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#22 KD1191

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Posted 20 June 2009 - 05:58 PM

Make a French Pearl and you will. As someone who tried Herbsaint subbed in for it, I can tell you that the drink isn't the same.

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What about Ricard? If it's all I have, will it do?
True rye and true bourbon wake delight like any great wine...dignify man as possessing a palate that responds to them and ennoble his soul as shimmering with the response.

DeVoto, The Hour

#23 Chris Amirault

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Posted 20 June 2009 - 07:00 PM

Haven't tried it. Take a crack at it and report back!
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#24 Mike S.

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Posted 20 June 2009 - 07:17 PM

Make a French Pearl and you will. As someone who tried Herbsaint subbed in for it, I can tell you that the drink isn't the same.

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Fair enough!
Cheers,

Mike

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#25 KD1191

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Posted 22 June 2009 - 05:43 PM

Haven't tried it. Take a crack at it and report back!

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Sir, you have the patience of a saint. My reply was pretty tongue-in-cheek, given the multiple attempts to deviate from the recipe that were shot down. I just assumed mine would suffer the same fate.

That said, your encouragement led me to whip up a French Pearl with Ricard, and it is perfectly potable. The pastis adds a significant depth beyond what initially strikes my palate as a Southside. The suggestion by thirtyoneknots that absinthe would be inadvisable is undoubtedly correct. It would overpower the delicate balance in this drink. If you want a similar drink with absinthe, I would suggest something like the Oldest Living Confederate Widow.

Edited by KD1191, 22 June 2009 - 05:44 PM.

True rye and true bourbon wake delight like any great wine...dignify man as possessing a palate that responds to them and ennoble his soul as shimmering with the response.

DeVoto, The Hour

#26 Mike S.

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Posted 04 August 2009 - 08:33 PM

Chris, you are correct: Pernod is clearly the right pastis for the French Pearl. A very good drink and one that I'll pull out now and again. Of course, I'm now the "proud" owner of a practically-full 750ml bottle of Pernod (I was unable to find a 50ml mini) that's highly unlikely to get any other use!

If that's the worst thing that happens to me this week, I'm probably doing ok.
Cheers,

Mike

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- Bogart

#27 Steve Sokoloff

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Posted 04 August 2009 - 08:50 PM

A little different- the Cicada
2 0z. Plymouth Gin
3/4 oz. Absinthe
1/2 oz. Creme deMenthe (white makes the drink a pale celadon color)
4 mint leaves
1 tsp heavy cream

in shaker muddle mint, fill with ice. Add remaining ingredients and shake vigorously for about 20 seconds. strain into up glass and garnish with small mit sprig floated on drink.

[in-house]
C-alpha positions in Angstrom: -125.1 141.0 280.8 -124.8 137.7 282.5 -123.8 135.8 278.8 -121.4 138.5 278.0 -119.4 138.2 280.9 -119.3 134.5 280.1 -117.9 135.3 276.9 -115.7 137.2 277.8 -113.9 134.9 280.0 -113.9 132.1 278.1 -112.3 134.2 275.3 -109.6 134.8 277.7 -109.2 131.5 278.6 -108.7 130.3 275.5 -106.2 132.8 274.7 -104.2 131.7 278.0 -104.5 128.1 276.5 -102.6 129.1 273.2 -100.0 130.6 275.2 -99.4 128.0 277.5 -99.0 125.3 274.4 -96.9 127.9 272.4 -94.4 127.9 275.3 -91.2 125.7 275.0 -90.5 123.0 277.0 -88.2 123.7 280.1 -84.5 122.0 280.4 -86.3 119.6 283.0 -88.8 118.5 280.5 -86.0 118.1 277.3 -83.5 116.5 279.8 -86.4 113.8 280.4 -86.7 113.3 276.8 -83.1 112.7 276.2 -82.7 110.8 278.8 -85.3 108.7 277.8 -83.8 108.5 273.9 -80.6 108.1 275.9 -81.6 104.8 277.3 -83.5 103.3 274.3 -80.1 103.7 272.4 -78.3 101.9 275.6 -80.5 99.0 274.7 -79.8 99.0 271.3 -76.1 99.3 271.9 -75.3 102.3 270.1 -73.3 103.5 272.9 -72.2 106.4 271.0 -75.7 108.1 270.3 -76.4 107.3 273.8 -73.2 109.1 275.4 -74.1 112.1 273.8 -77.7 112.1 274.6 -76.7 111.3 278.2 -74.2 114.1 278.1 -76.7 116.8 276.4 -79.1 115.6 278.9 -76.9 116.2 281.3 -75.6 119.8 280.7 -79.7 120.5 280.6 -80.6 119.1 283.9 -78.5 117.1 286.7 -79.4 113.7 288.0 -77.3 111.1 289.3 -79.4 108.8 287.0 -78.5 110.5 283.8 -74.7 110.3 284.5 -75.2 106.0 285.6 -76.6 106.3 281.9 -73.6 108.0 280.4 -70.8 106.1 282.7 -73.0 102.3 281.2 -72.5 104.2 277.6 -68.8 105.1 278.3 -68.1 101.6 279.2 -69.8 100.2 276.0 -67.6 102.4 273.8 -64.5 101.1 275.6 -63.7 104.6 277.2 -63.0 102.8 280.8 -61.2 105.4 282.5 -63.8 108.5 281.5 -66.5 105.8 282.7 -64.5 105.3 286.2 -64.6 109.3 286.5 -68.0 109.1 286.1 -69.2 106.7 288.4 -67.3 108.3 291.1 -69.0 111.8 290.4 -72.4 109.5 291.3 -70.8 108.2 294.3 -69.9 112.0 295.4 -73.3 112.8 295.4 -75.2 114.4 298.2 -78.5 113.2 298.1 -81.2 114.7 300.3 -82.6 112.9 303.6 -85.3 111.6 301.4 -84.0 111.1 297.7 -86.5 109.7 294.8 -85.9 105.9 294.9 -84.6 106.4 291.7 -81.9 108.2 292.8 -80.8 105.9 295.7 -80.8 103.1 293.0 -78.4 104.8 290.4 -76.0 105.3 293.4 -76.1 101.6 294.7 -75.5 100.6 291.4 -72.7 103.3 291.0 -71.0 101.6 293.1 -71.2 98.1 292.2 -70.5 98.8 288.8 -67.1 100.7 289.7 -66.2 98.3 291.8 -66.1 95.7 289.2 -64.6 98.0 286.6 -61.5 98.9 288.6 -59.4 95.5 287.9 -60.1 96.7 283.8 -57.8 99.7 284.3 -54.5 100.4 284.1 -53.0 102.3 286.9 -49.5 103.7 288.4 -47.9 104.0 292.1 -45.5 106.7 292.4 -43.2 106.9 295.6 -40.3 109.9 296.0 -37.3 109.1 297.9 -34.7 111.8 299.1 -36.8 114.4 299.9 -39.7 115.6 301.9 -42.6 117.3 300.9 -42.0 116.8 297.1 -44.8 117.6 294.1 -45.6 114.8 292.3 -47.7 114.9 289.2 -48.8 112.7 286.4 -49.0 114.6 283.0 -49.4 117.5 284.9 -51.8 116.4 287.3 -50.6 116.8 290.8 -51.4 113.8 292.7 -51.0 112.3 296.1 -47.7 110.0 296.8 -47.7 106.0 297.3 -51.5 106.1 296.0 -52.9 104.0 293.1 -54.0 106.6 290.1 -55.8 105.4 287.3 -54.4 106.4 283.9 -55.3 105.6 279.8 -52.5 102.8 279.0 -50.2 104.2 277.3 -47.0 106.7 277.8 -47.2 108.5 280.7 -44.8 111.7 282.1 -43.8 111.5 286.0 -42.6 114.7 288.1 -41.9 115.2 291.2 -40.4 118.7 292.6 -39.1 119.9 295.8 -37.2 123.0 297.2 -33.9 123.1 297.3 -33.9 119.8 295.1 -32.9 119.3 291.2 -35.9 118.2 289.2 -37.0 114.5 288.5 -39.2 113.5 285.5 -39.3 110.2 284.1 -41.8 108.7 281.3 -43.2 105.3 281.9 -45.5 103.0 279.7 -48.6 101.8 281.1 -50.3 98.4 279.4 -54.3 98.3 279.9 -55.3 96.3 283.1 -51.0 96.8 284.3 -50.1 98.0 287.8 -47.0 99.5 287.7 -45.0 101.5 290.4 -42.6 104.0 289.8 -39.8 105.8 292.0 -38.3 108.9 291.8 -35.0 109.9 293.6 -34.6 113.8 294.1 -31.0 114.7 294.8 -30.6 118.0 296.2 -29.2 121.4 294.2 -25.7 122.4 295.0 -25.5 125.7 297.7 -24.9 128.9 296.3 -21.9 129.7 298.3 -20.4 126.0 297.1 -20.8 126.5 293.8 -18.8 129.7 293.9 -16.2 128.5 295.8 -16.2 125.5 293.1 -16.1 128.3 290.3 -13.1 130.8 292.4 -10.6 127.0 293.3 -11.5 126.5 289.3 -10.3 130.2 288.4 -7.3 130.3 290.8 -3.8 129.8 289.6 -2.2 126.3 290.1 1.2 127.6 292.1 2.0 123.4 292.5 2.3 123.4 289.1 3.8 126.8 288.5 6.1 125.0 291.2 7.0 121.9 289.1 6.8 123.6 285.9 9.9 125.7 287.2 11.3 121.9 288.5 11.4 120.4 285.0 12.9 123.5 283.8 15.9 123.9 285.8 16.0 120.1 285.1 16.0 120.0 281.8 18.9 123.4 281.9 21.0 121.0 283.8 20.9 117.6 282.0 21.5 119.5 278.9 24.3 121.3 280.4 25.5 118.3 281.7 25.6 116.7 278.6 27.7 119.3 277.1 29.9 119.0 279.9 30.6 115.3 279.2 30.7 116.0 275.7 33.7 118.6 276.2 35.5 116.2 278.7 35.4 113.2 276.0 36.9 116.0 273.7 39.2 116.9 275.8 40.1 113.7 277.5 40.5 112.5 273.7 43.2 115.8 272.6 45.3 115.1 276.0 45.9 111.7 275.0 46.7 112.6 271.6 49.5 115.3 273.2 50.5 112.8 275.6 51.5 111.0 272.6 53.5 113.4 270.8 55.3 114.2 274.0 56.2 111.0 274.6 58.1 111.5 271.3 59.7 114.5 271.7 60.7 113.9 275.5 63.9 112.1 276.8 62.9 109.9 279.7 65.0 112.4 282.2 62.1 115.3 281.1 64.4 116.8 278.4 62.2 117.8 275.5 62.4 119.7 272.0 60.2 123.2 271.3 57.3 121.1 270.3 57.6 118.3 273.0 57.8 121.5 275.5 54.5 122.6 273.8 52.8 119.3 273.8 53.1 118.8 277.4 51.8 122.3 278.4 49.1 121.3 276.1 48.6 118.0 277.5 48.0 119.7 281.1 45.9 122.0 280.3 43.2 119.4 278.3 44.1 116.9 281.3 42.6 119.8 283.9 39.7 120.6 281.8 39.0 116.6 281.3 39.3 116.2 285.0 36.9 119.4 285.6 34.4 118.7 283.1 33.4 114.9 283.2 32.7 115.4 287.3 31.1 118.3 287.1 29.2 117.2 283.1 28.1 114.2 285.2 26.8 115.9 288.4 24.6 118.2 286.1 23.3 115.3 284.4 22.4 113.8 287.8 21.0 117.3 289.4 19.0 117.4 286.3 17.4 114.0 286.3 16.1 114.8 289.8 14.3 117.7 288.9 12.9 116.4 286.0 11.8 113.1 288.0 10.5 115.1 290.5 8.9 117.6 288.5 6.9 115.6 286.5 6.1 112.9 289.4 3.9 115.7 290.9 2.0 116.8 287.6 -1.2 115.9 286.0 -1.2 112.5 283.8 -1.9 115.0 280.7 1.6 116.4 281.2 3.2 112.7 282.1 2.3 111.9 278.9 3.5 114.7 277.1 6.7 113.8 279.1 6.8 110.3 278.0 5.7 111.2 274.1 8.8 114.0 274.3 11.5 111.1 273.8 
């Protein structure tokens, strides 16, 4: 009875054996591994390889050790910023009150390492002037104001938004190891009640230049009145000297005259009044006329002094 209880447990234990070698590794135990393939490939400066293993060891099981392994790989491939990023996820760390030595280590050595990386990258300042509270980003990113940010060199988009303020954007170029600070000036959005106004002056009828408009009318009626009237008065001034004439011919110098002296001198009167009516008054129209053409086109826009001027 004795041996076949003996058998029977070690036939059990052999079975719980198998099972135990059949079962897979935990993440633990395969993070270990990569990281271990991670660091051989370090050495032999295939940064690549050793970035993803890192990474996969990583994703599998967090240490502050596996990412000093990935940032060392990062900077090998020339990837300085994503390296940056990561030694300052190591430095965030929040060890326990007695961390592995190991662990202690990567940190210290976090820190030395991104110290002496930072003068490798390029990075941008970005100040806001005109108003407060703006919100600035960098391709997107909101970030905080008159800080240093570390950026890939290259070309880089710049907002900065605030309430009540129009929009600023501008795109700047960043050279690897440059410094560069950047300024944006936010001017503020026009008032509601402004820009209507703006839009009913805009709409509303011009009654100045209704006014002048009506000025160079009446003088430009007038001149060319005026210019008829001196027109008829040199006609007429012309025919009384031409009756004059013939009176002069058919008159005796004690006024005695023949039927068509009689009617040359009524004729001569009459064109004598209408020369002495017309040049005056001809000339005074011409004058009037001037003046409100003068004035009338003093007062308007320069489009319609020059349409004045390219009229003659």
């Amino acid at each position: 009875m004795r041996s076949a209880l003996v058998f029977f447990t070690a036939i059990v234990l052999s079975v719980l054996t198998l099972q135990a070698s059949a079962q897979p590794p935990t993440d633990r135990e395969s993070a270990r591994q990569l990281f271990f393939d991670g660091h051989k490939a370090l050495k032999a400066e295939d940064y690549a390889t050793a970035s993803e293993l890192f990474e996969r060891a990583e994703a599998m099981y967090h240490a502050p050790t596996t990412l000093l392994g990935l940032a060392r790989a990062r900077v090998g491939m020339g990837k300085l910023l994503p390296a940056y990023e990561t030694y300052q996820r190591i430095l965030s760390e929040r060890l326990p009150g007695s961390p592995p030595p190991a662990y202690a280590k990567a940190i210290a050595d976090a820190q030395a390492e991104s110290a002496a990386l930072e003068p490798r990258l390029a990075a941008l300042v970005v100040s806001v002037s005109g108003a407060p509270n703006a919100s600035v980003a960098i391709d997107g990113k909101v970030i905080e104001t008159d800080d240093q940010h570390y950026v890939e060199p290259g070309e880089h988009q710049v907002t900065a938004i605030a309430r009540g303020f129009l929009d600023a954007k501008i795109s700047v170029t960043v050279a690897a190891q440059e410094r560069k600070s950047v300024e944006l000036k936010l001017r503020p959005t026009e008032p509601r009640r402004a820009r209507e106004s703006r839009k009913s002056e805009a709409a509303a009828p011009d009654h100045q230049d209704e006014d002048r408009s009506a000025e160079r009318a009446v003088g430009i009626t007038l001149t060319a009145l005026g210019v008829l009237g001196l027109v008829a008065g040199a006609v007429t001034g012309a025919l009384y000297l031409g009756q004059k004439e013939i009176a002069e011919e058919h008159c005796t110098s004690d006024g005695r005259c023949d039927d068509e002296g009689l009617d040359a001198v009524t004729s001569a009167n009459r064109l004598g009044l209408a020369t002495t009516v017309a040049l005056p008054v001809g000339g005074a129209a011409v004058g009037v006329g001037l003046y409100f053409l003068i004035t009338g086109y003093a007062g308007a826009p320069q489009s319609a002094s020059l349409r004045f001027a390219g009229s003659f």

It's kind of like a grasshopper but less sweet and more herbal.

Edited by Steve Sokoloff, 04 August 2009 - 08:54 PM.


#28 Steve Sokoloff

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Posted 04 August 2009 - 08:58 PM

Chris, you are correct: Pernod is clearly the right pastis for the French Pearl.  A very good drink and one that I'll pull out now and again.  Of course, I'm now the "proud" owner of a practically-full 750ml bottle of Pernod (I was unable to find a 50ml mini) that's highly unlikely to get any other use!

If that's the worst thing that happens to me this week, I'm probably doing ok.

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Pernod is a real staple in my kitchen. any time I'm cooking any poached or steamed seafood or light fish, I add it to the liquid(even in most chinese dishes. the anise adds a little sharpness and depth to the flavor. So even if you don't enjoy a little pastis with water sitting around outside, there's plenty to do with it.

#29 Mike S.

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Posted 05 August 2009 - 03:21 PM

Good ideas, Steve. I'd forgotten about Pernod's cooking applications. I actually have a recipe for escargot based on a dish served at The Sardine Factory restaurant in Monterey, Calif. that's served with a garlicy cream sauce laced with Pernod. Time to pull that one out again!

Edited by Mike S., 05 August 2009 - 03:22 PM.

Cheers,

Mike

"The problem with the world is that everyone is a few drinks behind."
- Bogart

#30 Wild Bill Turkey

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Posted 05 August 2009 - 06:34 PM

Staying on topic with both the mint and the pastis is the French aperitif called Le Perroquet (parrot). The French have three standard additives they blend with pastis to create three common aperitifs:
Pastis + Orgeat= La Mauresque
Pastis + Grenadine= La Tomate
Pastis + Mint syrup= Le Perroquet
These being commonly ordered, most French bars that serve pastis will also have these syrups. I've never owned mint syrup, so I've never tried it, but the other two are quite good if you like pastis, and of course La Tomate is better if you make your own grenadine. I've been meaning to try making my own mint syrup so I could try the Perroquet, but it won't have the iconic green color (from commercial syrup) that gives the drink its name.

The proportions, from the book "Aperitif" by Georgeanne Brennan:
1oz pastis
1 tablespoon mint syrup
5ozs very cold water